Tuesday, March 5, 2013

When light is dead

Our son is throwing up in the toilet while Brad holds a flashlight above his head. It’s Mati Lampu again. Literally translated: The light is dead.

The power company has instituted a new rotation of power outages, eight hours on, eight hours off. For three out of the last four nights, eight of those hours have fallen at night. We try to sleep in 90 degree humid heat, taking turns comforting sweaty kids, and in this case, a sweaty, sick 4-year-old.

We’re tired, and wonder when we’ll get to really sleep again.

Evan’s finally in bed, and Brad and I sit in the dark, a tiny battery-powered camp fan spinning thick air over our open Bible.

"Consider it pure joy,” Brad reads from James 2.

And despite all these trials, and despite the fact that my 2-month old just started crying again, this moment feels special.

While I bounce the fussy baby, we talk about the happenings of the last few days. Of the medevac flights Brad flew. The sick baby having seizures. The woman with the fever.

We discuss some difficulties at work. The long days Brad is putting in. Brad’s inability to work on his latest master’s course due to long power outages and intermittent Internet. We talk about whether or not our year-old generator, which the mechanic said is unfixable, can, in fact, be fixed.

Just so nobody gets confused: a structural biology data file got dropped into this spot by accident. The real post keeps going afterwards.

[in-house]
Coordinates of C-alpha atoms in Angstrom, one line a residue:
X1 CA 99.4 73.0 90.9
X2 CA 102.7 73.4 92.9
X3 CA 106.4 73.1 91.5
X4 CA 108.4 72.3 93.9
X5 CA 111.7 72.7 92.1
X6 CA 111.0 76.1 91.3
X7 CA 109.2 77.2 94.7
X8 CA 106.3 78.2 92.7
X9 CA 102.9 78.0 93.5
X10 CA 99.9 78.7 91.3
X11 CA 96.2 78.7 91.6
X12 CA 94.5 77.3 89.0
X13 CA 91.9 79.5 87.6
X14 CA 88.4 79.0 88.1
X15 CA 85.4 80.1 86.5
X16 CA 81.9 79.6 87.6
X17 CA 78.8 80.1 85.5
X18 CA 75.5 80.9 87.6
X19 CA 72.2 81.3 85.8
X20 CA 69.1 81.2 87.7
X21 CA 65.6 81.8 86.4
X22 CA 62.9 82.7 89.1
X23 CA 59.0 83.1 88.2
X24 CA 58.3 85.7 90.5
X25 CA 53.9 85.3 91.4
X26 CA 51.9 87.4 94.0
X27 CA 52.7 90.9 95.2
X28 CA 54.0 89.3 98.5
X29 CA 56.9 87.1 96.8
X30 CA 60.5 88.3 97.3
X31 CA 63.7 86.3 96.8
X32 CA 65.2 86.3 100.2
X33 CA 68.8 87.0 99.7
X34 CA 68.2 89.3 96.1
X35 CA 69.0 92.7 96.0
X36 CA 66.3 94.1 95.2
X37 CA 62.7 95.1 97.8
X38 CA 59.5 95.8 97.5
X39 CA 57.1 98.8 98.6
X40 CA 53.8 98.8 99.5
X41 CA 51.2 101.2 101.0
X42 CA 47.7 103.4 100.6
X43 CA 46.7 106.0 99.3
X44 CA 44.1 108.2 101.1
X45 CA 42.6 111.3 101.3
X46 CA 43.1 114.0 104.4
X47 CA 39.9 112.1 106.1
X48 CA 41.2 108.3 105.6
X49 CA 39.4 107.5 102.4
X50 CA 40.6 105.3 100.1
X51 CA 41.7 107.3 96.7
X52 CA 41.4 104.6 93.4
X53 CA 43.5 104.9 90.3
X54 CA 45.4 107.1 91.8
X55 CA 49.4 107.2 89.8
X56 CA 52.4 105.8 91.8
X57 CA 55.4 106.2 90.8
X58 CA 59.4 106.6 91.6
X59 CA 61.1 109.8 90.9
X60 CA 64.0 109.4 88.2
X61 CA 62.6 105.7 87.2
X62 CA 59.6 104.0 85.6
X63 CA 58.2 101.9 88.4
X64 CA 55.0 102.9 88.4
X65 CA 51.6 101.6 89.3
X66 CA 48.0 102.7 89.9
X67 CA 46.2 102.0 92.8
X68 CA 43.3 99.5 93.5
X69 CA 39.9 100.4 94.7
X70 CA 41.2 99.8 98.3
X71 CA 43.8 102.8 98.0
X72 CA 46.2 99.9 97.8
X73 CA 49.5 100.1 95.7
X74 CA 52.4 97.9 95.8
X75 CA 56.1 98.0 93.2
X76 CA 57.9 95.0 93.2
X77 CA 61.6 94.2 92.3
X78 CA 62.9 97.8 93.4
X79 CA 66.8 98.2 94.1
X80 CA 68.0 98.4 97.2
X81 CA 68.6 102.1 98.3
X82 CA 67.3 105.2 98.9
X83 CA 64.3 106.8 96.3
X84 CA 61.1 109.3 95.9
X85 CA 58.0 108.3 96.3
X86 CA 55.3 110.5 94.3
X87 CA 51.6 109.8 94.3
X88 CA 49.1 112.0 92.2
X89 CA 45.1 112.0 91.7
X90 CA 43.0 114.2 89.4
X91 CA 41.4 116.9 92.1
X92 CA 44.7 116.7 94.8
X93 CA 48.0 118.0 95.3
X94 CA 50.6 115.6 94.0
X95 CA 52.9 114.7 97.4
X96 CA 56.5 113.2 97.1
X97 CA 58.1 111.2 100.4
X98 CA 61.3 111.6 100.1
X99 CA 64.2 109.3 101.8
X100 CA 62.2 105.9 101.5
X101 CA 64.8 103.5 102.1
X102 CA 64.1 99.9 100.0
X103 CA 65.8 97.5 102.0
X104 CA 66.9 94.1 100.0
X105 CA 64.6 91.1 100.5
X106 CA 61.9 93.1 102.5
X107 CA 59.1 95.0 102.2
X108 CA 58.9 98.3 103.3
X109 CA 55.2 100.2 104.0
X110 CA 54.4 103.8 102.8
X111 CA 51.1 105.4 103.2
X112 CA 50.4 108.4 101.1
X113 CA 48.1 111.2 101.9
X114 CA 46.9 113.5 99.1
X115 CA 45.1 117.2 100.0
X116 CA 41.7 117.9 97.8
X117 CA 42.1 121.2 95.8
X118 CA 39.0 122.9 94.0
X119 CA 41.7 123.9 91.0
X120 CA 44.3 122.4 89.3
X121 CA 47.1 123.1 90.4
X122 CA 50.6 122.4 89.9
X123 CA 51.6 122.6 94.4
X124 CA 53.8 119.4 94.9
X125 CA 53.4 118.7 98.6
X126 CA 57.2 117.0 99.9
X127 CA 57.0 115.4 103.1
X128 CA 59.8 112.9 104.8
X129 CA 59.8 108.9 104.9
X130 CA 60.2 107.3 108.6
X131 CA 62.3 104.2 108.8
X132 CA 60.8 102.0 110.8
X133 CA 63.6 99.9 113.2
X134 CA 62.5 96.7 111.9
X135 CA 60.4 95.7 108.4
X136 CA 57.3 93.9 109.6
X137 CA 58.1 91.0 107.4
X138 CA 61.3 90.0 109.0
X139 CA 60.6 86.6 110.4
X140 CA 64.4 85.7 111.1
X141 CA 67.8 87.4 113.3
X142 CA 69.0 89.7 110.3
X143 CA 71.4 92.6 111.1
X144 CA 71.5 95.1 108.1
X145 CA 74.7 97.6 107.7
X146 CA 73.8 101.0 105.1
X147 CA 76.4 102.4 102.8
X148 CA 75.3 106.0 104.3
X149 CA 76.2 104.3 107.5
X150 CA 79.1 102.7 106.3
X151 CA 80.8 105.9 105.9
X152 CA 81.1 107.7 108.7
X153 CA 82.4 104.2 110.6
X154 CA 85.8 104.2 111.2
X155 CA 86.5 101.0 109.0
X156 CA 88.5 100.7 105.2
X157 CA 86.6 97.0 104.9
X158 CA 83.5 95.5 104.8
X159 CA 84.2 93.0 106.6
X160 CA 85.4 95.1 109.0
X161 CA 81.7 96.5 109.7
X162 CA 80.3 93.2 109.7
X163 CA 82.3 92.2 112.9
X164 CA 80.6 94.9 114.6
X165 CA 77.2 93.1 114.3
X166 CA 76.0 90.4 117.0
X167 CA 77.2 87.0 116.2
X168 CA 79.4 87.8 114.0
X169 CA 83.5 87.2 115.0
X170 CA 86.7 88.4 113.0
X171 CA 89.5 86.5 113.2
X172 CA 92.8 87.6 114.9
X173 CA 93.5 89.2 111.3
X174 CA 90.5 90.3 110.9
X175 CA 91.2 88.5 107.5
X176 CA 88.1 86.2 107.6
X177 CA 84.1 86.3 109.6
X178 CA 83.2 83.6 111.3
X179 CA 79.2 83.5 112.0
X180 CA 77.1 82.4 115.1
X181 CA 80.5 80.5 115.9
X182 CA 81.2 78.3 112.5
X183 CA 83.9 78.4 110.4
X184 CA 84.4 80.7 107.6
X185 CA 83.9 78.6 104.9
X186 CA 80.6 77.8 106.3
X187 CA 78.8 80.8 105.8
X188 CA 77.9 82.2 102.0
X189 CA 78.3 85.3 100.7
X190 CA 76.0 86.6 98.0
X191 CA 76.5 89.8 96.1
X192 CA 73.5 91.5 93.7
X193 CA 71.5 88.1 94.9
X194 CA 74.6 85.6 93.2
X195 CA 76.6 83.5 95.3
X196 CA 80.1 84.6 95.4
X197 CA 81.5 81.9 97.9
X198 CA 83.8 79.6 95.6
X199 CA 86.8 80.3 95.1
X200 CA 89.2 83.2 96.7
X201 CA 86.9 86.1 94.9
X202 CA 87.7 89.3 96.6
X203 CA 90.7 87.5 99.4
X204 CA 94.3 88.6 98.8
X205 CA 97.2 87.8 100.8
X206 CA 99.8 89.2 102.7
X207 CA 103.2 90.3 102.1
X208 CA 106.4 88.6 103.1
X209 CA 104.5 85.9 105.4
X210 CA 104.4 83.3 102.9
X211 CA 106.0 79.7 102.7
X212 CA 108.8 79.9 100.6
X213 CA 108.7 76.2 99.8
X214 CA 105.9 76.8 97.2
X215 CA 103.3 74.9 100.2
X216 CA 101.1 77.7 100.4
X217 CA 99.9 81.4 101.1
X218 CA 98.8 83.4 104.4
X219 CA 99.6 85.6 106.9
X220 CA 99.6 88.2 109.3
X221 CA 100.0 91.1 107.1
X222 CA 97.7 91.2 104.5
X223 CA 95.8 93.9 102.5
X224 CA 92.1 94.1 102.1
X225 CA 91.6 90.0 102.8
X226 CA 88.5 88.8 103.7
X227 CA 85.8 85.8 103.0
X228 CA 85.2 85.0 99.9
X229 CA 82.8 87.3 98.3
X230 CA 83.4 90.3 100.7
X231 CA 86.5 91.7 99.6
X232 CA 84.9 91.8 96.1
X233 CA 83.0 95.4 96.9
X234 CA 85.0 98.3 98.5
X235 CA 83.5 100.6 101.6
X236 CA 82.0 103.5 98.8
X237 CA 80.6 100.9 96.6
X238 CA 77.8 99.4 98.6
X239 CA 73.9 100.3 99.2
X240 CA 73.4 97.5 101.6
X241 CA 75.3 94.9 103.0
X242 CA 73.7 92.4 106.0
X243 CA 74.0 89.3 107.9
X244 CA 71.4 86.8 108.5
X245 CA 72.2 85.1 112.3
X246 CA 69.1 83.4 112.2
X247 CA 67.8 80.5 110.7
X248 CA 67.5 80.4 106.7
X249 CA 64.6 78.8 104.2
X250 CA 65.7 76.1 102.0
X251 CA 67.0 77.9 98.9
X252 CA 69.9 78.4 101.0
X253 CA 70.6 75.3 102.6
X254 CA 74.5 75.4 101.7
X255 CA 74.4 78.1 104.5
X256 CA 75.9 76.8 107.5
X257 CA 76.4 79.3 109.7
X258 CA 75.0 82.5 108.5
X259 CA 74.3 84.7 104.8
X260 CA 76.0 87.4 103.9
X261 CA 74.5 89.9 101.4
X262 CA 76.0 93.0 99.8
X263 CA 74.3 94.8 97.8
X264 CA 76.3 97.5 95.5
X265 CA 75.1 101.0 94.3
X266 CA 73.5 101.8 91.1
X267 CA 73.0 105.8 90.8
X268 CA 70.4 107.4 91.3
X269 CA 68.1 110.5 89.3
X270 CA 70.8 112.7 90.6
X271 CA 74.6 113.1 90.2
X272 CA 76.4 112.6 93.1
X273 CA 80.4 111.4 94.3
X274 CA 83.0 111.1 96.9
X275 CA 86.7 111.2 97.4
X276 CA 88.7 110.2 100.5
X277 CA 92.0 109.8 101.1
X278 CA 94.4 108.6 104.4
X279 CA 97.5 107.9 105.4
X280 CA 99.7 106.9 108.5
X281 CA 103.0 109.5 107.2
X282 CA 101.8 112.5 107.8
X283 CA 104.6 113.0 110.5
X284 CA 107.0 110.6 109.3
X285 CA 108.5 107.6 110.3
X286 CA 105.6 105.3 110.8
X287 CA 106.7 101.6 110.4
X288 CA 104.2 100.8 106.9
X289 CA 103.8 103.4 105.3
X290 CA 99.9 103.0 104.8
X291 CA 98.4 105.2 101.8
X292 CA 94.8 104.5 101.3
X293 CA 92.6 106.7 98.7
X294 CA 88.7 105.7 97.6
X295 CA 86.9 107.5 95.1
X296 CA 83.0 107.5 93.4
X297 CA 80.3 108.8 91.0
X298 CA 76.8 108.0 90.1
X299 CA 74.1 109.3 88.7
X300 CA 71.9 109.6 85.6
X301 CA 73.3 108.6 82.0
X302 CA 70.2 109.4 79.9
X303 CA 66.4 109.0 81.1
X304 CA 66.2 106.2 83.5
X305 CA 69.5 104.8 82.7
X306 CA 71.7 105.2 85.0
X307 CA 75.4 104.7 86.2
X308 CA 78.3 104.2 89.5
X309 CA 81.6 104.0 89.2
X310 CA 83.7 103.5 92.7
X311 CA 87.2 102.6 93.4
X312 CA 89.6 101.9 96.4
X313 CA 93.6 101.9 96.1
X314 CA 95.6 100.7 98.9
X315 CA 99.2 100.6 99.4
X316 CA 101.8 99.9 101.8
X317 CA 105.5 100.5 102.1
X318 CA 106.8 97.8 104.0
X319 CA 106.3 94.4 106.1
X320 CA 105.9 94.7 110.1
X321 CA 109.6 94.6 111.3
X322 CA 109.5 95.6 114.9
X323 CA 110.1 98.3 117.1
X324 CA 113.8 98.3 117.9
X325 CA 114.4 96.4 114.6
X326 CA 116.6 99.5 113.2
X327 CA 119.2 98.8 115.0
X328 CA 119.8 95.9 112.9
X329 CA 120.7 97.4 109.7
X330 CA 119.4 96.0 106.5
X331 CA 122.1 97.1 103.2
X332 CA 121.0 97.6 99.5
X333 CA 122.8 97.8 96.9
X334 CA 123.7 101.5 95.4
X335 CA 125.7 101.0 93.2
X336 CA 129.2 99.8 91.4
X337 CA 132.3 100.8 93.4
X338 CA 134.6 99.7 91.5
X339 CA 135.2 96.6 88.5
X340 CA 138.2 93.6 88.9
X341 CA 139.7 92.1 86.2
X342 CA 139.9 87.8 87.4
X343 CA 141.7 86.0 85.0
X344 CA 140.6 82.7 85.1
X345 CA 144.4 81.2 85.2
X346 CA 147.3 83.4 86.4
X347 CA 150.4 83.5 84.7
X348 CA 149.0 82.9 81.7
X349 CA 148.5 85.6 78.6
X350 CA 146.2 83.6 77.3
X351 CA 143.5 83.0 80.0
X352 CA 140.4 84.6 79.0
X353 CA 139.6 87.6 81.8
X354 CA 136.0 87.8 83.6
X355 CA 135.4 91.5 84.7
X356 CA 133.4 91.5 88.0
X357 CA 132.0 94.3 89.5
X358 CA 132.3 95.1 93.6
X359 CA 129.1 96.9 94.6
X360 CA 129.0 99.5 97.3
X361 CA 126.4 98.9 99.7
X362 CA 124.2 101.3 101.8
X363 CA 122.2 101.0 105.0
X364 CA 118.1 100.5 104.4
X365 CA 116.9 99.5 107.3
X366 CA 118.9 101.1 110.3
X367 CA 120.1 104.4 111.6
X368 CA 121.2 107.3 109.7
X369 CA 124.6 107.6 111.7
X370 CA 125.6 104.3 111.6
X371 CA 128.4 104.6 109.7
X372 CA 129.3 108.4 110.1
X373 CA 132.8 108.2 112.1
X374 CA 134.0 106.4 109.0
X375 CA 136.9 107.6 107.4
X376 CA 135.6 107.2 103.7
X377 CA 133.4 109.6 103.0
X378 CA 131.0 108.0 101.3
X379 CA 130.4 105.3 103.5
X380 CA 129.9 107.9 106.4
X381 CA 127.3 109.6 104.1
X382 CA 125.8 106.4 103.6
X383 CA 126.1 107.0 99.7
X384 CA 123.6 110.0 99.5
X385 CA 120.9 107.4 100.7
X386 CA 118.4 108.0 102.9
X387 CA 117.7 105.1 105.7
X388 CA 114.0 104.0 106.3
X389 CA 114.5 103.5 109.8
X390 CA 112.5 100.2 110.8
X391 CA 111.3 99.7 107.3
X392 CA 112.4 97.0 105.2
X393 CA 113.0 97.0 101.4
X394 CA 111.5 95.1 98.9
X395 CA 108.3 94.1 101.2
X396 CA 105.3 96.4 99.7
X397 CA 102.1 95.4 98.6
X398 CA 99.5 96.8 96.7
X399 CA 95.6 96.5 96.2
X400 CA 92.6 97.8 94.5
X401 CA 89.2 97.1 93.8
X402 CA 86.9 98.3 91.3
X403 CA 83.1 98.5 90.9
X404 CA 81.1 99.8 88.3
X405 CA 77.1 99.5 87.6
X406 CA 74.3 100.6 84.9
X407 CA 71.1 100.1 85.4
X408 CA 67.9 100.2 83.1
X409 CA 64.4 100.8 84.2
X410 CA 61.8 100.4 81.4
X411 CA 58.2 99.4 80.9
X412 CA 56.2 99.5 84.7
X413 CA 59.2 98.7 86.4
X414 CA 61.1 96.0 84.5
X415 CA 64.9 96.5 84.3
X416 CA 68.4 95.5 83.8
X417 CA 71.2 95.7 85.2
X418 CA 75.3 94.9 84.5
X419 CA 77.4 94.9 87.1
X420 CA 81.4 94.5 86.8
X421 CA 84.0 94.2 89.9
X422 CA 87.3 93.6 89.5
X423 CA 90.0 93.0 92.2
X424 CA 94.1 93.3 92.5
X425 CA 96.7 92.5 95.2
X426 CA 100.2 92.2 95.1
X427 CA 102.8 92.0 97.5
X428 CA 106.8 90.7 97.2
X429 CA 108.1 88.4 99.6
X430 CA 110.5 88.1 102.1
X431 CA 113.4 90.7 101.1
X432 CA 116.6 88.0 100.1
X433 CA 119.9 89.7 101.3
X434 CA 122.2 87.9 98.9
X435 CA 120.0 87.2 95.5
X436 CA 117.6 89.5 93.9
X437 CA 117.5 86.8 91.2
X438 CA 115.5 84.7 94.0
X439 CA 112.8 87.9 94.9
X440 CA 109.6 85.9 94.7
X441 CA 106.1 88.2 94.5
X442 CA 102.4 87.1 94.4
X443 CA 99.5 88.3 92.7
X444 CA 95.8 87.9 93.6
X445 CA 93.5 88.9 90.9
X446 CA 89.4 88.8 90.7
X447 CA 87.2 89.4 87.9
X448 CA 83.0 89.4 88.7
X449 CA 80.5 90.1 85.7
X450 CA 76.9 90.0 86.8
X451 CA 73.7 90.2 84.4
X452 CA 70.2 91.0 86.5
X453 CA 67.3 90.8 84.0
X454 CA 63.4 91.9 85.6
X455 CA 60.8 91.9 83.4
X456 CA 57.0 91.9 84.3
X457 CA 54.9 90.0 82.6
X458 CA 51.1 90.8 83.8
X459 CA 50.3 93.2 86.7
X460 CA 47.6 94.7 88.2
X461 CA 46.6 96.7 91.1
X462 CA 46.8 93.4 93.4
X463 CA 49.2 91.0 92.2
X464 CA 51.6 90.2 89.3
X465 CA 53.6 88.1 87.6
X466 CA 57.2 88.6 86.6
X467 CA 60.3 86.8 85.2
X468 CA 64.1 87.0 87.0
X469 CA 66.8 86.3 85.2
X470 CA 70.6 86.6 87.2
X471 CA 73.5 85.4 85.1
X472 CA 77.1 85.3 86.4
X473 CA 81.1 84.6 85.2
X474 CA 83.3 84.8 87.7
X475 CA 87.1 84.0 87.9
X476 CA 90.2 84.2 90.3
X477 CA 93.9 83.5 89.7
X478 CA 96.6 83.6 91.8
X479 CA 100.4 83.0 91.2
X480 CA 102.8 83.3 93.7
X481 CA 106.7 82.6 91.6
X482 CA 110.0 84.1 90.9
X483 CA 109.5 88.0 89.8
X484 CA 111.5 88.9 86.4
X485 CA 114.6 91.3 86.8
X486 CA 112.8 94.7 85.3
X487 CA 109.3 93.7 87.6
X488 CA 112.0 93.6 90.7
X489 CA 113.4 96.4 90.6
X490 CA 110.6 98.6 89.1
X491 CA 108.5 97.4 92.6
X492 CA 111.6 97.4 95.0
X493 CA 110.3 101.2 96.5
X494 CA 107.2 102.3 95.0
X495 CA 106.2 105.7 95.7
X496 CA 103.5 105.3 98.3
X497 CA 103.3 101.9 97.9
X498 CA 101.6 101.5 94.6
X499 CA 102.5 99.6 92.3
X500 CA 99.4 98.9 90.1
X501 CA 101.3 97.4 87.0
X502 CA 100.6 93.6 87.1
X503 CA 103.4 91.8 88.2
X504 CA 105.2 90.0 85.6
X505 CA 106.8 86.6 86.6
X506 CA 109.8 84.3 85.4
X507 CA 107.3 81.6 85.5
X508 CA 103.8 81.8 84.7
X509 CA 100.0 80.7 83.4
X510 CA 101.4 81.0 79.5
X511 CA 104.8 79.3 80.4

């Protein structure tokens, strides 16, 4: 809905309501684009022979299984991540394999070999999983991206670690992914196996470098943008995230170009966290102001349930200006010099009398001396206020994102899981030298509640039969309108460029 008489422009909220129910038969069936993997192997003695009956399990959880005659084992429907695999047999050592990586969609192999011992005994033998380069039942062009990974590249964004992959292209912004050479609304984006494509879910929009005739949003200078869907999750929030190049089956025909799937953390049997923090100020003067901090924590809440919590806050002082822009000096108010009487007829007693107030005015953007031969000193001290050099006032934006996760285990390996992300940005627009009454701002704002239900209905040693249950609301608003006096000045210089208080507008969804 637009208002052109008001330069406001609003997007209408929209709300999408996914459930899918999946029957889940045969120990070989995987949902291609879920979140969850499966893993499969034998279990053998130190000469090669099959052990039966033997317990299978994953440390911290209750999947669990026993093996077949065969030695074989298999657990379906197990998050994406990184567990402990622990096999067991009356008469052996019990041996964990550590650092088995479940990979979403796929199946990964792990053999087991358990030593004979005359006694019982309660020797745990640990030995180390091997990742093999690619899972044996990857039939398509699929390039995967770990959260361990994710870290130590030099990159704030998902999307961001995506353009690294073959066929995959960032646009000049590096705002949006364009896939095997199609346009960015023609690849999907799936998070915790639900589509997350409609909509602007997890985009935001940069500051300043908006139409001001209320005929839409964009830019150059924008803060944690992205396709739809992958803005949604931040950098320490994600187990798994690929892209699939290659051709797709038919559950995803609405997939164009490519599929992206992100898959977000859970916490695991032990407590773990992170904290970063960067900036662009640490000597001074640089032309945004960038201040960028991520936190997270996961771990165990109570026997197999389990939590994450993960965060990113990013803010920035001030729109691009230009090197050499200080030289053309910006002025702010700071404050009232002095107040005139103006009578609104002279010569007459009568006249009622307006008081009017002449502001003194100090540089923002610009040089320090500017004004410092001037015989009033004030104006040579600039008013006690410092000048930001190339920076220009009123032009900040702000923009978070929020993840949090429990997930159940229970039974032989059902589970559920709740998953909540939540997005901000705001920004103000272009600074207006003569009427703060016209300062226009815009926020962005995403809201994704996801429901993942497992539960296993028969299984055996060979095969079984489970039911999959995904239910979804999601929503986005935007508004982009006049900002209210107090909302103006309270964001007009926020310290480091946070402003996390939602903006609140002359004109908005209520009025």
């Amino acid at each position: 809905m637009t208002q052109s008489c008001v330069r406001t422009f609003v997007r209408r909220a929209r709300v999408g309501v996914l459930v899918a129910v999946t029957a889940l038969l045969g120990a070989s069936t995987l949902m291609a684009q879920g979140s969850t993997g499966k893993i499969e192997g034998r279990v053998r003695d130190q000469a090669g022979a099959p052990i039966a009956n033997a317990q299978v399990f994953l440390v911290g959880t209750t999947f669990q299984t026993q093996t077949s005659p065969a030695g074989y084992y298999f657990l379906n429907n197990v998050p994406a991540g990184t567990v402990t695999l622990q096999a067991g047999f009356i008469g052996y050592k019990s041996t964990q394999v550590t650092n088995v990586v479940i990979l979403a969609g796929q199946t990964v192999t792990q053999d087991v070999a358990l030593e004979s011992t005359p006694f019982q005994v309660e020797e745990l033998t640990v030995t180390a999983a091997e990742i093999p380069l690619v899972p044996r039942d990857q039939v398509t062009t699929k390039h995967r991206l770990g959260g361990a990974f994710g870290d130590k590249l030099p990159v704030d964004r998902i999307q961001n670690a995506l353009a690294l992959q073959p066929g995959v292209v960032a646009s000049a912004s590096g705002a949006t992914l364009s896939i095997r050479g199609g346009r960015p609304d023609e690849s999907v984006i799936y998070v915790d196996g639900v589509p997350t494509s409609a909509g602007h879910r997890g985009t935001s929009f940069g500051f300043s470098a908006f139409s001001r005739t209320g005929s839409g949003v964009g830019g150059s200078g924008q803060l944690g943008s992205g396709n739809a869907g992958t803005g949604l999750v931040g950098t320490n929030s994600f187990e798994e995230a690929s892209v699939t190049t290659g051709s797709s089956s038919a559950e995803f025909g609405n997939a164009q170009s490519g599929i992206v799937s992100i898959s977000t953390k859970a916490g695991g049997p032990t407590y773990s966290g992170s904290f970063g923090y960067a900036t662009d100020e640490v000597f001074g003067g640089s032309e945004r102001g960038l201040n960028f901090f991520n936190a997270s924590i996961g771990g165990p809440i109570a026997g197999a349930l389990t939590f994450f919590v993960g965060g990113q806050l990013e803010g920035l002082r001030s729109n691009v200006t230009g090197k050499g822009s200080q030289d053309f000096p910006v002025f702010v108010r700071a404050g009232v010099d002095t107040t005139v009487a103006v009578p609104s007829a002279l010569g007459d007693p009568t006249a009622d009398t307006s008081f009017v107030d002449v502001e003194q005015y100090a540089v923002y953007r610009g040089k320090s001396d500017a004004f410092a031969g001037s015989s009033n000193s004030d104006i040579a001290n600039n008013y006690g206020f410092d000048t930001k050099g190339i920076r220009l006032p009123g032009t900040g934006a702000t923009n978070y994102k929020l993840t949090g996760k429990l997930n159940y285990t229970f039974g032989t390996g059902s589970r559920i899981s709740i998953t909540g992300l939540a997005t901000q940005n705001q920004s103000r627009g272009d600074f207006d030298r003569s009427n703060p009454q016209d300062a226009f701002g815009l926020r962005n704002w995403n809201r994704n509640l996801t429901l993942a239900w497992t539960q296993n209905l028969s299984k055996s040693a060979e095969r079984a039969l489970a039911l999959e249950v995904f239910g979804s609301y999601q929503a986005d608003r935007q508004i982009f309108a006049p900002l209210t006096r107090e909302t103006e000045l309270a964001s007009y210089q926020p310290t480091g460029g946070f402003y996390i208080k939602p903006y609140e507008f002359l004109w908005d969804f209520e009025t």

I share about the one thing I managed to get done during a day of Mati Lampu. Writing thank you notes, going over the names of friends, family, acquaintances and people we haven’t yet met who give to our ministry. Seeing the response to our need for funds so we can be here.

And I laugh now when I think how I used to wish I was independently wealthy, so I wouldn’t have to need others’ money, so I wouldn’t have to ask for help. But today, those names, those gifts, their commitment provides comfort as we sit in the heavy darkness, sweating and reminding ourselves to believe.

And it makes us feel not so alone in this.

Somehow in this Mati Lampu, this Dead Light, a miracle happens in our tired hearts. Instead of grumbling, we give thanks. Instead of loneliness, we feel connected.

And in the midst of darkness, there is joy. 

photo credit, JuhlDK13


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